Else said providing mental health services for students is critical in rural areas such as Eureka County, where physical and mental health care providers are limited and often a long drive away. Rural residents tend to experience significant disparities in mental health treatment when compared to residents of urban areas, according to a 2020 article from the Journal of Clinical and Translational Science from Cambridge University.
Else said the school district has also been focused on getting students reengaged in their school and their learning after the pandemic, when some students got used to working alone or didn’t have firm expectations. Callister said increasing parent engagement and involving them into their child’s education is another important component of her work.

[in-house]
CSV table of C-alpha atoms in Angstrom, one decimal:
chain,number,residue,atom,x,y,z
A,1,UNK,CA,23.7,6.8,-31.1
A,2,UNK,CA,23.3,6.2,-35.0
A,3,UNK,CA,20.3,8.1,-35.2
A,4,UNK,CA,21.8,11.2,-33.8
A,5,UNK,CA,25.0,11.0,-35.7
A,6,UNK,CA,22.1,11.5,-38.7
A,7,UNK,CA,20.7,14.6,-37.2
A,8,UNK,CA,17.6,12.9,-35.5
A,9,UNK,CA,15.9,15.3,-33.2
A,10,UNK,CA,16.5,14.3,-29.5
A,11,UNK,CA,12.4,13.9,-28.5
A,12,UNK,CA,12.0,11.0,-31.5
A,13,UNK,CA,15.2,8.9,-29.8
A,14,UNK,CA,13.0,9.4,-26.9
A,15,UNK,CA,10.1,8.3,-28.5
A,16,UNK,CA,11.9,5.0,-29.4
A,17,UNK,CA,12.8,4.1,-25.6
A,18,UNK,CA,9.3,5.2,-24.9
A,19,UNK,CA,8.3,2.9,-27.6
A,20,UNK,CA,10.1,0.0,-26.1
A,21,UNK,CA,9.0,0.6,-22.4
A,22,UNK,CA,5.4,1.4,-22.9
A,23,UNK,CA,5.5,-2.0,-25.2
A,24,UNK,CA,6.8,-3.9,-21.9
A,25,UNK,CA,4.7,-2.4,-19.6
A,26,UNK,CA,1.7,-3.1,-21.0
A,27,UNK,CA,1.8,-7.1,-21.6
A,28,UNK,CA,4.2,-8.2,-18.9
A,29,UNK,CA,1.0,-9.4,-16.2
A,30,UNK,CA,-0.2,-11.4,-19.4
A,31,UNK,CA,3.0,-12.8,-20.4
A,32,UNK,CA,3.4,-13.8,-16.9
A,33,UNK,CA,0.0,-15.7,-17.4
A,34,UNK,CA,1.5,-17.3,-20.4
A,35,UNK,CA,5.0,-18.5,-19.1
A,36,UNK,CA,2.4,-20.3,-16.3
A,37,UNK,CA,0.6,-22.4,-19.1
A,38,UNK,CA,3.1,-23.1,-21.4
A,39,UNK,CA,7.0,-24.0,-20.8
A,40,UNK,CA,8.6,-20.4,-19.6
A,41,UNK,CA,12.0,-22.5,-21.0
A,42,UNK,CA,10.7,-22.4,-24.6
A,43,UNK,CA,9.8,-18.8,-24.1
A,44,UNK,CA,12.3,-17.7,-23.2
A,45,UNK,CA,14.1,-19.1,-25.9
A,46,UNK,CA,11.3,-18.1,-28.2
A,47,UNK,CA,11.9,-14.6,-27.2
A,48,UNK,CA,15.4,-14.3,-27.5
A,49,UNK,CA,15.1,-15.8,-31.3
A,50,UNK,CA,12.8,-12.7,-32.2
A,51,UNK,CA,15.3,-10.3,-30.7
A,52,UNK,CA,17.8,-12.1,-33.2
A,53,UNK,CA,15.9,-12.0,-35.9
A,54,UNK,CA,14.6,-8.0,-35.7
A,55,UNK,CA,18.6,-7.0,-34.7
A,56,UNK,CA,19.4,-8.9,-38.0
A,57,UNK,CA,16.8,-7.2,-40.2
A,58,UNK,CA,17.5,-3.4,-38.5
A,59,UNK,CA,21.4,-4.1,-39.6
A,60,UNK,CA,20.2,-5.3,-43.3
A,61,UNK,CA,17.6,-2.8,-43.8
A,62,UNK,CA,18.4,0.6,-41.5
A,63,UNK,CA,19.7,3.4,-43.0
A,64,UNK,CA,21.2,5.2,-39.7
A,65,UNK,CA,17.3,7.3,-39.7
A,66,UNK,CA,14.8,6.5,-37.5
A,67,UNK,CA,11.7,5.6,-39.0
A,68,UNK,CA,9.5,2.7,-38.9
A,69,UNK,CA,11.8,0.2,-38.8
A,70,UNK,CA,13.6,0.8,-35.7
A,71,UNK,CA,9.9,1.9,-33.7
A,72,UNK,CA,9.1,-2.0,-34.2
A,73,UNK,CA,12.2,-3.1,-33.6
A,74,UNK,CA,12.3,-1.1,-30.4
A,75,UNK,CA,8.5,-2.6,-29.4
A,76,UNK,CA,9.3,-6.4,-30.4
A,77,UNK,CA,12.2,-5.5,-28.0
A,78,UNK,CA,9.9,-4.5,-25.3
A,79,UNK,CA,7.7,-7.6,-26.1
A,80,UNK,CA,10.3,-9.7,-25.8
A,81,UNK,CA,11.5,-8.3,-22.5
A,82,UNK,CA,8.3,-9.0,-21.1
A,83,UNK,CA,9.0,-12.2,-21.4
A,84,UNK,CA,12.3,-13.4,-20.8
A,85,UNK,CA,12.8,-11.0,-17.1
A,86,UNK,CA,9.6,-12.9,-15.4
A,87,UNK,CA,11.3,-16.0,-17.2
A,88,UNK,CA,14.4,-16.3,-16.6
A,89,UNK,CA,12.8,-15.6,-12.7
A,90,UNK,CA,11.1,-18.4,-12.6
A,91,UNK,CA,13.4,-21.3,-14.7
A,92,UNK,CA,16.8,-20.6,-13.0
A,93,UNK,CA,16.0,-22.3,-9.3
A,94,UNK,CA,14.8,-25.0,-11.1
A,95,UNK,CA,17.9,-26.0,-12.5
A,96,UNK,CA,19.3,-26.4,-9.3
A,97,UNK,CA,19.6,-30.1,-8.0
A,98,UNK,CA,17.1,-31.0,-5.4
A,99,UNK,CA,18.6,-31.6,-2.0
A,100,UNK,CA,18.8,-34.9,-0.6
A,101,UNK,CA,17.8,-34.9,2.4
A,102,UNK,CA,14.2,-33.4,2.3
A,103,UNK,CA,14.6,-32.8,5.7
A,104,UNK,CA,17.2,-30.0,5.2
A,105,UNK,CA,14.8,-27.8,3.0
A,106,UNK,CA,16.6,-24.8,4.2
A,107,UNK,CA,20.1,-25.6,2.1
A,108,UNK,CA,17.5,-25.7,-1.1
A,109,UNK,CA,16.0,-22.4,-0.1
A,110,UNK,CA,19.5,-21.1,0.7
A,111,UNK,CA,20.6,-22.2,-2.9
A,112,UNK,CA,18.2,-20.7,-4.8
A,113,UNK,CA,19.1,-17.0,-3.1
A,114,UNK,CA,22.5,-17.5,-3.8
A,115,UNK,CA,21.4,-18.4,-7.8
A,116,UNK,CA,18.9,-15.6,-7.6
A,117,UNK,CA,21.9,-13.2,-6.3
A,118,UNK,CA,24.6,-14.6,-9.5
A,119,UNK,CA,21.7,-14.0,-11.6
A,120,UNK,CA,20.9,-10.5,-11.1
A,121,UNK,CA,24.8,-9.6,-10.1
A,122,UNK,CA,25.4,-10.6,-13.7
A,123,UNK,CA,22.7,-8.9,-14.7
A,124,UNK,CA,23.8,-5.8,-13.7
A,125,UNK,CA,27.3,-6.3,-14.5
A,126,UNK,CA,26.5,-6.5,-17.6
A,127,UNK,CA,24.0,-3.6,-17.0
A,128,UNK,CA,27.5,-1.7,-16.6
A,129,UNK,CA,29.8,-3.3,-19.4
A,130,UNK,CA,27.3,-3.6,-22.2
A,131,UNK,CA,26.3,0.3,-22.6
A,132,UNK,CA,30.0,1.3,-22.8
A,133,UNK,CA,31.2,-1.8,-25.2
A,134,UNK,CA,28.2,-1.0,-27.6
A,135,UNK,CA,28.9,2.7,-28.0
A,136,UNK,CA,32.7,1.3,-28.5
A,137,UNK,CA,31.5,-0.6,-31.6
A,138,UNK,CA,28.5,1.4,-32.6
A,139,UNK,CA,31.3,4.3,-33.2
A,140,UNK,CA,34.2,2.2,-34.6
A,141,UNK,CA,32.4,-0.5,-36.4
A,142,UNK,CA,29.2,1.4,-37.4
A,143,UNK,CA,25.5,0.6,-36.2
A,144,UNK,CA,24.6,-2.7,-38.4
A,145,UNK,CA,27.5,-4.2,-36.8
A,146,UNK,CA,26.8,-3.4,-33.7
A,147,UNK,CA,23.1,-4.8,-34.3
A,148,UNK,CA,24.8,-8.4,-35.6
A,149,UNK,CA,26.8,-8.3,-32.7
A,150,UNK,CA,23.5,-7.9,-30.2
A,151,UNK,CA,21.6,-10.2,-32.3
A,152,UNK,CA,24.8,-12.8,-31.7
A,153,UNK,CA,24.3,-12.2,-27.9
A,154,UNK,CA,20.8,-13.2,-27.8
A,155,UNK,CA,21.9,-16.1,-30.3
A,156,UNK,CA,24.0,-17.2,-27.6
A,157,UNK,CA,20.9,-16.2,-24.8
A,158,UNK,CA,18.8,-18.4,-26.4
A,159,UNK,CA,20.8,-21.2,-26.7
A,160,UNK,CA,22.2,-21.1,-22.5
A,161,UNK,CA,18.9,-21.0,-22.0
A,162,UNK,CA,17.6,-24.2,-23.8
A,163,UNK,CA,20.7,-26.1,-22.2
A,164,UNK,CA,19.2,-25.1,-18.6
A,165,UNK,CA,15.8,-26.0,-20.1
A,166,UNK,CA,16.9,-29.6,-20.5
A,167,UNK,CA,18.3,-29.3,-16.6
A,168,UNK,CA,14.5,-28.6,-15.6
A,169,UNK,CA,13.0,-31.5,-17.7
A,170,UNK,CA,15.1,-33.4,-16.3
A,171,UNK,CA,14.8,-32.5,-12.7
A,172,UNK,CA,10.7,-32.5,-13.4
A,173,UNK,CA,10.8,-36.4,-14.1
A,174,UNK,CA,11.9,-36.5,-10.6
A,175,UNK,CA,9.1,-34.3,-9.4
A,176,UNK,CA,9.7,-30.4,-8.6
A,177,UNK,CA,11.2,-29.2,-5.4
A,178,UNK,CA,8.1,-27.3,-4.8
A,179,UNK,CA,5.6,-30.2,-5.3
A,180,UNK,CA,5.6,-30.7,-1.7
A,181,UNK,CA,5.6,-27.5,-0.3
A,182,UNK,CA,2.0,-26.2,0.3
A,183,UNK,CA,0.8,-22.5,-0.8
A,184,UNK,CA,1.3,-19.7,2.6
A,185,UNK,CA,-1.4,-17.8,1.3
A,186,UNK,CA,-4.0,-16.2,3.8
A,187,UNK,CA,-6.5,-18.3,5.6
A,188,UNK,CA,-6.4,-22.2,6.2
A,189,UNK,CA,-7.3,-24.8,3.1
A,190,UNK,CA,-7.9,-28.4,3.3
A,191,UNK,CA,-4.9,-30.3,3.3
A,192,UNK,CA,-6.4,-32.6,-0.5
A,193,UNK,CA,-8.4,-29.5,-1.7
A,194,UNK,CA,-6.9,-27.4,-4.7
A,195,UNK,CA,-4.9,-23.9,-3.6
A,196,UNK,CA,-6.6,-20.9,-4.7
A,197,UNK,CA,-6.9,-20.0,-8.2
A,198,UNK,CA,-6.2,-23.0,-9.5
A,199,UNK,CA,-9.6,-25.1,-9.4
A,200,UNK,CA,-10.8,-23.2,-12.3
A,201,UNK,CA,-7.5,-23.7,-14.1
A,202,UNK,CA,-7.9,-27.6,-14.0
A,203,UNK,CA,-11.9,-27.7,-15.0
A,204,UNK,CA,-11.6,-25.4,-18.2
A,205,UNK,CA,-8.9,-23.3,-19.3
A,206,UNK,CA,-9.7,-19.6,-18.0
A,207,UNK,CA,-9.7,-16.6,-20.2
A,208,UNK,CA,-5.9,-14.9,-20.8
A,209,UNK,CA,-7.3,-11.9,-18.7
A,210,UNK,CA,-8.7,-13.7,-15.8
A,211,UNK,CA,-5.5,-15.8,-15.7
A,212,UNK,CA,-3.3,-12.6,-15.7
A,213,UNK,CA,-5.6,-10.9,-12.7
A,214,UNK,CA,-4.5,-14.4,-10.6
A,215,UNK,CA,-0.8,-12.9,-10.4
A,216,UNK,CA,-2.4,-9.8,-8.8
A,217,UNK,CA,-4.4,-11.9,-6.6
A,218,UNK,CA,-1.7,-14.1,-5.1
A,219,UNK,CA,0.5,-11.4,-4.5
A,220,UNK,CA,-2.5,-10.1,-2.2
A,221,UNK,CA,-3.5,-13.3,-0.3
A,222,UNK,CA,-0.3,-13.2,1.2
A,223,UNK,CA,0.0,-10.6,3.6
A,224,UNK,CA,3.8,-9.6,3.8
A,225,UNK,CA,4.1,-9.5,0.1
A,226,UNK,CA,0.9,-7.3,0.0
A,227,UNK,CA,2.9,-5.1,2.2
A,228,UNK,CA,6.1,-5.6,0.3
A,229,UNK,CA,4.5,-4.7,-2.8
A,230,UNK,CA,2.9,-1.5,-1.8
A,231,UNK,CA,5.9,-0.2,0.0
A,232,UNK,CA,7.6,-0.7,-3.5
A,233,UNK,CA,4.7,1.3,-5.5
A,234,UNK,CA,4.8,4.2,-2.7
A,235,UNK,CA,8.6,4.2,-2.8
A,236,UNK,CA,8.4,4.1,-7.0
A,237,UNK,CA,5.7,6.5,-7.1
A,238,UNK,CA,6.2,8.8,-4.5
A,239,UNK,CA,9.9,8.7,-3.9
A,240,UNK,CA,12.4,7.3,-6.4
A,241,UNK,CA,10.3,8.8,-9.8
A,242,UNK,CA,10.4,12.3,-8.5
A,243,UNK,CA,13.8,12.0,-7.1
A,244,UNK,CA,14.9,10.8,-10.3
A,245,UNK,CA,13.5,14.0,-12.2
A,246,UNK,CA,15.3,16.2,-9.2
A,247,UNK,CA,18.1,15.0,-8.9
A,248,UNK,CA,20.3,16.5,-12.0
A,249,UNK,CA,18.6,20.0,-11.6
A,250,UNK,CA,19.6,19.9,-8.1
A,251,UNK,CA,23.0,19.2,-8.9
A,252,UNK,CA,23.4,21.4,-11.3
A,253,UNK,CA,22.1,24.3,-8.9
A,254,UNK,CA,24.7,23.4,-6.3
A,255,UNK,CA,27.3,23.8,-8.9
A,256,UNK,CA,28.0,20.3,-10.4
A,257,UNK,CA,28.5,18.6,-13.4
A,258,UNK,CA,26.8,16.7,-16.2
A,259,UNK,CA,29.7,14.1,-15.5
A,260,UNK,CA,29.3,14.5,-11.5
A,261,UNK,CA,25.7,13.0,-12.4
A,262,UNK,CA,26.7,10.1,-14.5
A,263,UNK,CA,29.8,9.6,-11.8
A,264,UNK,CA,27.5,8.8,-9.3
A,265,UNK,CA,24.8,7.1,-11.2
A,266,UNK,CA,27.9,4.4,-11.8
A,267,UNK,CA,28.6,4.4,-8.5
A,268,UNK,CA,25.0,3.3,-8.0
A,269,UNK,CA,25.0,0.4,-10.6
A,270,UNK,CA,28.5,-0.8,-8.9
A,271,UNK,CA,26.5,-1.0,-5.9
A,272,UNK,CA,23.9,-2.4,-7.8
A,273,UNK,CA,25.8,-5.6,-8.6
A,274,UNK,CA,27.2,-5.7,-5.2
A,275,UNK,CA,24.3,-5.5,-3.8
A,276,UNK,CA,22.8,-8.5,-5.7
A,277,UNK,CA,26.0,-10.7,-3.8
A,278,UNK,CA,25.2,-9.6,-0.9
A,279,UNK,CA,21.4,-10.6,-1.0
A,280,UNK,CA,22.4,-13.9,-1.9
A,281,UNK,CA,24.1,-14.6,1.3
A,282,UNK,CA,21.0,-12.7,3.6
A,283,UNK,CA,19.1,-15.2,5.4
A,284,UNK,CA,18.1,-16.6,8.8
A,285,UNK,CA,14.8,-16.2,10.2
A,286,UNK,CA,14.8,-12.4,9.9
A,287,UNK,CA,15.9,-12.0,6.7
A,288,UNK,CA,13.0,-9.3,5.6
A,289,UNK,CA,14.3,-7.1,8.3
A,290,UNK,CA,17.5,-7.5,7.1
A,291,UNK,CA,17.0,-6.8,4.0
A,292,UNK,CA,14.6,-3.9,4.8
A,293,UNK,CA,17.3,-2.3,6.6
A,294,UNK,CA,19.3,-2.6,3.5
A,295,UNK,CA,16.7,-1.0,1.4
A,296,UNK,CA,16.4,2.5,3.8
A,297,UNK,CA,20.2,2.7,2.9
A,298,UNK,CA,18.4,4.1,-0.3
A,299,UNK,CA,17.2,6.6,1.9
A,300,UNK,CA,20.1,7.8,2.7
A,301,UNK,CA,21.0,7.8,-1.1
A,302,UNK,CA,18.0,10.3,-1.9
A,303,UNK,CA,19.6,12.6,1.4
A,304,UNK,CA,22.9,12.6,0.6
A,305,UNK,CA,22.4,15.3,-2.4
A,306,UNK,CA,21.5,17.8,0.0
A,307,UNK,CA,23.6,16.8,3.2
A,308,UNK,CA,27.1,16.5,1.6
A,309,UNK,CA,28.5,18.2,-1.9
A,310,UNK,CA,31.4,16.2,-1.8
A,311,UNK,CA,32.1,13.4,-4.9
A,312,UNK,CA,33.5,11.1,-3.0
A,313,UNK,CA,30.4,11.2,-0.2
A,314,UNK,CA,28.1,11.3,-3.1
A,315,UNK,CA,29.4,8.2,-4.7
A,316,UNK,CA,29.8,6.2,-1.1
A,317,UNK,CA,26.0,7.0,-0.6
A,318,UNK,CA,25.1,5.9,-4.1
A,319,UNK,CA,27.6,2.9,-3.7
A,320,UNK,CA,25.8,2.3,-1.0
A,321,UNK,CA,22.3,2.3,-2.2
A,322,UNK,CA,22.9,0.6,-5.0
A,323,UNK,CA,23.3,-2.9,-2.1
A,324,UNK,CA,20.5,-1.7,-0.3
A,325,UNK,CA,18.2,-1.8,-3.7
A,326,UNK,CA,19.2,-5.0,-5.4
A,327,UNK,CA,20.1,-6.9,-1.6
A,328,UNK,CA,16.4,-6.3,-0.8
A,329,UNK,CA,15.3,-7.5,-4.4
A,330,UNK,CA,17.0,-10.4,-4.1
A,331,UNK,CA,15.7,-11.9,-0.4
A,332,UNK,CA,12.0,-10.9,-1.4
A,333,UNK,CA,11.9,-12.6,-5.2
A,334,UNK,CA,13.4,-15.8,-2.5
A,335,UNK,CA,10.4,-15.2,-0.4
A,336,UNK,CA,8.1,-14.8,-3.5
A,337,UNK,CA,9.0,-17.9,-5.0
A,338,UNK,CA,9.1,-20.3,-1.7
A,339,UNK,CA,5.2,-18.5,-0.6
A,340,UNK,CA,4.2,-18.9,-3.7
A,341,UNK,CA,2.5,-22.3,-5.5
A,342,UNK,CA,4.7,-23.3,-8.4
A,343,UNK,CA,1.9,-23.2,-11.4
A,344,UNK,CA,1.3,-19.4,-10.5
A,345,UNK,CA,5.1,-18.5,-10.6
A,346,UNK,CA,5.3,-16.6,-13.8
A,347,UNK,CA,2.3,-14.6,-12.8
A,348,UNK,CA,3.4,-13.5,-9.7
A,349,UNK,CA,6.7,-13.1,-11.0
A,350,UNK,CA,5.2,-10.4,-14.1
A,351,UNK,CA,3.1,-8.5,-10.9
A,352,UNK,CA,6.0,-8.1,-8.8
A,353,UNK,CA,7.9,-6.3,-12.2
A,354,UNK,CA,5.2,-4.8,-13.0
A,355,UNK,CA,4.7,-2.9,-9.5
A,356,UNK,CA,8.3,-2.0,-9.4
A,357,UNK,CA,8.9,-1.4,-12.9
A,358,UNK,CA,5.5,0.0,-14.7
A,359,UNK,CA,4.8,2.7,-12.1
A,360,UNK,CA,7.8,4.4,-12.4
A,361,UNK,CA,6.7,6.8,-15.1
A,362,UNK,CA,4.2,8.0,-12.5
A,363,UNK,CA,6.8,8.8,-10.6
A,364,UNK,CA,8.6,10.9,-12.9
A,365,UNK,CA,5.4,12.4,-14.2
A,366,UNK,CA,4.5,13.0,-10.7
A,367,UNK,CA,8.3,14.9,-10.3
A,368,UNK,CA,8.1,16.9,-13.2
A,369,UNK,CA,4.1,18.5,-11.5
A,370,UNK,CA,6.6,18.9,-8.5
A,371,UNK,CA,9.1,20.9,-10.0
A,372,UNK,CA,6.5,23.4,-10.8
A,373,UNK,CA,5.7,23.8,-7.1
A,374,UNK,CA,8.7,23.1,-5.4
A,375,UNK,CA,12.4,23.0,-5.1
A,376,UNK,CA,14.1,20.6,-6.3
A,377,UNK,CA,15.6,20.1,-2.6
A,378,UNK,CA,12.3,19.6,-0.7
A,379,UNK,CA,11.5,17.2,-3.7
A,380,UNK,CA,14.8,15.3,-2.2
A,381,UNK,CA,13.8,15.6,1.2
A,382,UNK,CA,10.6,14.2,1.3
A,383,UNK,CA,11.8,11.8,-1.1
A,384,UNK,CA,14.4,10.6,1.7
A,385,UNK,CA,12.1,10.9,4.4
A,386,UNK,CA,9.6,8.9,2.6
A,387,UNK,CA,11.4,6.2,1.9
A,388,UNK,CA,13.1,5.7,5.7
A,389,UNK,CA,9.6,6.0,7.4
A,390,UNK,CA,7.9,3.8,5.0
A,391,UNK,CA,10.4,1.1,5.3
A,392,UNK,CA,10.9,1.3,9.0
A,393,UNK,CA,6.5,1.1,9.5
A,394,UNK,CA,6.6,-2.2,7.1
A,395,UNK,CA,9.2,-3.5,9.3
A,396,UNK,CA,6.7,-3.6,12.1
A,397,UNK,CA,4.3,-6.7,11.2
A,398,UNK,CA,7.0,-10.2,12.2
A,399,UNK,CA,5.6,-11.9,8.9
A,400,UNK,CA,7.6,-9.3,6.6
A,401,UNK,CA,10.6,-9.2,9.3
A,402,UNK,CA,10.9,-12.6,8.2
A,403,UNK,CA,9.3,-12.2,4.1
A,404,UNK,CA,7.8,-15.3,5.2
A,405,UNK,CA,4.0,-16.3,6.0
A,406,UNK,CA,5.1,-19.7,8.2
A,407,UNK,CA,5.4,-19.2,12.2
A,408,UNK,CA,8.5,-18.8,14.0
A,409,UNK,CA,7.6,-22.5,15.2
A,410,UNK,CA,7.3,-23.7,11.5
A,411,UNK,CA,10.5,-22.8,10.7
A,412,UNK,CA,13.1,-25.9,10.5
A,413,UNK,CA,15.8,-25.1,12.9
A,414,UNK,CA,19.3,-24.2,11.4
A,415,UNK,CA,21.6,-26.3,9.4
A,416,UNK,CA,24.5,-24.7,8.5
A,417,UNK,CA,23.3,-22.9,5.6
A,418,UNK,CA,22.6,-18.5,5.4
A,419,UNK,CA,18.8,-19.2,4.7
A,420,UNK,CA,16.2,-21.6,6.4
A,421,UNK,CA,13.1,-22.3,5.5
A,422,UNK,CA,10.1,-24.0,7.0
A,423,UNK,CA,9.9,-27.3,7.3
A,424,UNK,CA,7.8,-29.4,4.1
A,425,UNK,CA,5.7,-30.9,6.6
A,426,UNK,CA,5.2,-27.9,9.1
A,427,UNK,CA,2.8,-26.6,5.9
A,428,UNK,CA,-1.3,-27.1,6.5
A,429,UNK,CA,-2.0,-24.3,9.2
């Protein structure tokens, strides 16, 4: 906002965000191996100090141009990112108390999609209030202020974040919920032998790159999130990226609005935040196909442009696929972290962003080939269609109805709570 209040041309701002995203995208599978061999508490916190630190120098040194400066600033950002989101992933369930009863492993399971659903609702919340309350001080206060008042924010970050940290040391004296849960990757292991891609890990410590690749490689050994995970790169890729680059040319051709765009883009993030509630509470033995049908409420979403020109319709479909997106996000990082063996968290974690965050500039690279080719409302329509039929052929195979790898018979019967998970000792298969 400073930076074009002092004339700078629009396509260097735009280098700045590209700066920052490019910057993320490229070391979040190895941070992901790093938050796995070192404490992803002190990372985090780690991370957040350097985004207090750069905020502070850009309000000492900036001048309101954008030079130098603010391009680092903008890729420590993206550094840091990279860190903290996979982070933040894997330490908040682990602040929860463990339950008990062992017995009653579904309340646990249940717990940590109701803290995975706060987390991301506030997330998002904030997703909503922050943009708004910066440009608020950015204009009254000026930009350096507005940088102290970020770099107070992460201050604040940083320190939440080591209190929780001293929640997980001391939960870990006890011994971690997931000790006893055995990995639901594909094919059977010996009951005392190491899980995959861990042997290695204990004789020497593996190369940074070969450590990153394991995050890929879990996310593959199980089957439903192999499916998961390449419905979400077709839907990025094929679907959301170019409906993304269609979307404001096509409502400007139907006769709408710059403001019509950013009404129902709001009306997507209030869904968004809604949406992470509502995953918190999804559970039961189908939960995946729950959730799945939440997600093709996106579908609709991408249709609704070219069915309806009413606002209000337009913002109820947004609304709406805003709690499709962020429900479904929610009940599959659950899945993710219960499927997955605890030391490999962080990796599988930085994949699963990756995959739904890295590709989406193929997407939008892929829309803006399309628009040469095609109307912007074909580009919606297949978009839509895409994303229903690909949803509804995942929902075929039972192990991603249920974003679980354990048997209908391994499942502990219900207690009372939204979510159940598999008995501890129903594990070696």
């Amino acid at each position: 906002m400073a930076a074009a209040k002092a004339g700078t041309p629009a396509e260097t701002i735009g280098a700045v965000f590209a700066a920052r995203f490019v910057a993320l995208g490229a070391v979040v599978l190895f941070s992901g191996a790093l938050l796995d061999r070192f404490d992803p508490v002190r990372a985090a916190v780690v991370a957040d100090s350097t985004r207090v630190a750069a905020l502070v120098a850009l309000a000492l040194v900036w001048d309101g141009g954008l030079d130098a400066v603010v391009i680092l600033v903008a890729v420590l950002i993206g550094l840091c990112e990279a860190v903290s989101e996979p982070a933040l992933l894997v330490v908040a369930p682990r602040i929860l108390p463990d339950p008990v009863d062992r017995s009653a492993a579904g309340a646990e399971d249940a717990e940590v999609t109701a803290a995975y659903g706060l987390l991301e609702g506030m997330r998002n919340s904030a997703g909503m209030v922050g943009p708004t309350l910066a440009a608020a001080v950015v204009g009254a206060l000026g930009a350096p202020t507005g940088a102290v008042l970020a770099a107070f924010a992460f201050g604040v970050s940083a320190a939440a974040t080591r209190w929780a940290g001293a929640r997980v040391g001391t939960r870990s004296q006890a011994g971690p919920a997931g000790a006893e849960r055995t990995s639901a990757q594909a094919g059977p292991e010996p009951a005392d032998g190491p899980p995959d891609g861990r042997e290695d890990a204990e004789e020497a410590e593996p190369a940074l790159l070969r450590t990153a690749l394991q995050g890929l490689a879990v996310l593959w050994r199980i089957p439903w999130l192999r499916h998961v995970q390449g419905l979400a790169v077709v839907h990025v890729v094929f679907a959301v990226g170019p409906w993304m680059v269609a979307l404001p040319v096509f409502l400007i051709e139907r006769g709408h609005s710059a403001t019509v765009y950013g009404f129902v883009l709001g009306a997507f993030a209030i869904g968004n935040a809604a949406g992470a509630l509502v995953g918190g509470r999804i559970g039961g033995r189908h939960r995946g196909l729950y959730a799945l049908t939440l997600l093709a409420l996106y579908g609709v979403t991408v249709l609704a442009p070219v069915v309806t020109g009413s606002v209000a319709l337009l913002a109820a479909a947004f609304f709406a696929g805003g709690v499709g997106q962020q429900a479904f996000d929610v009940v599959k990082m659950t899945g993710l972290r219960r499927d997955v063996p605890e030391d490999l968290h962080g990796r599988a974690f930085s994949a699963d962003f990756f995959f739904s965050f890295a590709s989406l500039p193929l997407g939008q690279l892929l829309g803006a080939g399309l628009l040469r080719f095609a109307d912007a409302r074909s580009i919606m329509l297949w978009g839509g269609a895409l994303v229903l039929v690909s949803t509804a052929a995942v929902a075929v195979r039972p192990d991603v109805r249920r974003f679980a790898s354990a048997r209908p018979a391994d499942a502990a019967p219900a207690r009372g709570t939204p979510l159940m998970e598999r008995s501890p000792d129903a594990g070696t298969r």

“It definitely helps in all aspects if everyone's a team and works together,” she said.
Have a student or staffer who we should feature in the next edition of School Spotlight? Share your nominations with me at [email protected].
Outgoing Washoe County School District Superintendent Susan Enfield spoke with The Nevada Independent about her accomplishments and what lessons she’s learned over her 17 months on the job, and weighed in on the recent boost to K-12 education funding and what more is needed.
The newest executive director of the State Public Charter School Authority said she’s optimistic about new transportation options that will soon be available at charter schools thanks to a 2023 bill that allocated $14 million to provide busing, but is still concerned that they don’t get equitable funding compared with their district counterparts.